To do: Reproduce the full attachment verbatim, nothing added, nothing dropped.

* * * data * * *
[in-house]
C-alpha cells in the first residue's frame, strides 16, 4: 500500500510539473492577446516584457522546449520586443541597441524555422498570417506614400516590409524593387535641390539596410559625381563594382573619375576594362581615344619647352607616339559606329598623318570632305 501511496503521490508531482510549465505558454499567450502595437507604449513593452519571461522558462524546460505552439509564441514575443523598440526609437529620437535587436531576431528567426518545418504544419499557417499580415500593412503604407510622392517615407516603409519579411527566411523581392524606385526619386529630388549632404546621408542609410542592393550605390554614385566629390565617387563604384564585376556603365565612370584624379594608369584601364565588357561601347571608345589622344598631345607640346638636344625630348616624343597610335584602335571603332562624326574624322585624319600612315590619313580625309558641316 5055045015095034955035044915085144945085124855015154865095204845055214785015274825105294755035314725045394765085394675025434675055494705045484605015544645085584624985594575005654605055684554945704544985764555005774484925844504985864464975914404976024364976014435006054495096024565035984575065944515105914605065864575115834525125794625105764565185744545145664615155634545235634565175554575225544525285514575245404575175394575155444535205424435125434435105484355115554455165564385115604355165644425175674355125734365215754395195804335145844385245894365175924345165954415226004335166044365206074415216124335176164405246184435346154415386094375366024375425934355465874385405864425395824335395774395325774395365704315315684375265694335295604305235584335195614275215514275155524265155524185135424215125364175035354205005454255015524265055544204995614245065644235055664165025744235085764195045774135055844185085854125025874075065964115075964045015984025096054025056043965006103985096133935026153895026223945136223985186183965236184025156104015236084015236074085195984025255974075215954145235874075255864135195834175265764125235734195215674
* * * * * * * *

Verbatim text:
[in-house]
C-alpha cells in the first residue's frame, strides 16, 4: 500500500510539473492577446516584457522546449520586443541597441524555422498570417506614400516590409524593387535641390539596410559625381563594382573619375576594362581615344619647352607616339559606329598623318570632305 501511496503521490508531482510549465505558454499567450502595437507604449513593452519571461522558462524546460505552439509564441514575443523598440526609437529620437535587436531576431528567426518545418504544419499557417499580415500593412503604407510622392517615407516603409519579411527566411523581392524606385526619386529630388549632404546621408542609410542592393550605390554614385566629390565617387563604384564585376556603365565612370584624379594608369584601364565588357561601347571608345589622344598631345607640346638636344625630348616624343597610335584602335571603332562624326574624322585624319600612315590619313580625309558641316 5055045015095034955035044915085144945085124855015154865095204845055214785015274825105294755035314725045394765085394675025434675055494705045484605015544645085584624985594575005654605055684554945704544985764555005774484925844504985864464975914404976024364976014435006054495096024565035984575065944515105914605065864575115834525125794625105764565185744545145664615155634545235634565175554575225544525285514575245404575175394575155444535205424435125434435105484355115554455165564385115604355165644425175674355125734365215754395195804335145844385245894365175924345165954415226004335166044365206074415216124335176164405246184435346154415386094375366024375425934355465874385405864425395824335395774395325774395365704315315684375265694335295604305235584335195614275215514275155524265155524185135424215125364175035354205005454255015524265055544204995614245065644235055664165025744235085764195045774135055844185085854125025874075065964115075964045015984025096054025056043965006103985096133935026153895026223945136223985186183965236184025156104015236084015236074085195984025255974075215954145235874075255864135195834175265764125235734195215674